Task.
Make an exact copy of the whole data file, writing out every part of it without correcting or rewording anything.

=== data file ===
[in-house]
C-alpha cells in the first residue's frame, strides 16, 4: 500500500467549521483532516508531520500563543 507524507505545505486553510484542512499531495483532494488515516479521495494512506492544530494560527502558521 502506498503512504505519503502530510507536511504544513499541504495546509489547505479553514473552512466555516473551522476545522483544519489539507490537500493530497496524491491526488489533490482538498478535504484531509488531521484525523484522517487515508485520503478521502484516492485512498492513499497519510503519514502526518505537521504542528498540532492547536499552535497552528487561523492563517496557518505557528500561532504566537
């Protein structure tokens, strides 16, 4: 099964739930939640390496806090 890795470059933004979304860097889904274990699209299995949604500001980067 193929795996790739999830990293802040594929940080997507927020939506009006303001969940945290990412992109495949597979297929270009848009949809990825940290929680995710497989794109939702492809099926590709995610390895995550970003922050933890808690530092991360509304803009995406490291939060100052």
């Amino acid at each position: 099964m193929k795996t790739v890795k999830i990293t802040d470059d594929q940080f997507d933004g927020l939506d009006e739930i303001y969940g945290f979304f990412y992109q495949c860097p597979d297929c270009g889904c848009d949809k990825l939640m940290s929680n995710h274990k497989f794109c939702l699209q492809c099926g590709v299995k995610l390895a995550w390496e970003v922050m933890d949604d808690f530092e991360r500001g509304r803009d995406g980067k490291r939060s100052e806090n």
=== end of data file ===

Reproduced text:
[in-house]
C-alpha cells in the first residue's frame, strides 16, 4: 500500500467549521483532516508531520500563543 507524507505545505486553510484542512499531495483532494488515516479521495494512506492544530494560527502558521 502506498503512504505519503502530510507536511504544513499541504495546509489547505479553514473552512466555516473551522476545522483544519489539507490537500493530497496524491491526488489533490482538498478535504484531509488531521484525523484522517487515508485520503478521502484516492485512498492513499497519510503519514502526518505537521504542528498540532492547536499552535497552528487561523492563517496557518505557528500561532504566537
């Protein structure tokens, strides 16, 4: 099964739930939640390496806090 890795470059933004979304860097889904274990699209299995949604500001980067 193929795996790739999830990293802040594929940080997507927020939506009006303001969940945290990412992109495949597979297929270009848009949809990825940290929680995710497989794109939702492809099926590709995610390895995550970003922050933890808690530092991360509304803009995406490291939060100052």
């Amino acid at each position: 099964m193929k795996t790739v890795k999830i990293t802040d470059d594929q940080f997507d933004g927020l939506d009006e739930i303001y969940g945290f979304f990412y992109q495949c860097p597979d297929c270009g889904c848009d949809k990825l939640m940290s929680n995710h274990k497989f794109c939702l699209q492809c099926g590709v299995k995610l390895a995550w390496e970003v922050m933890d949604d808690f530092e991360r500001g509304r803009d995406g980067k490291r939060s100052e806090n």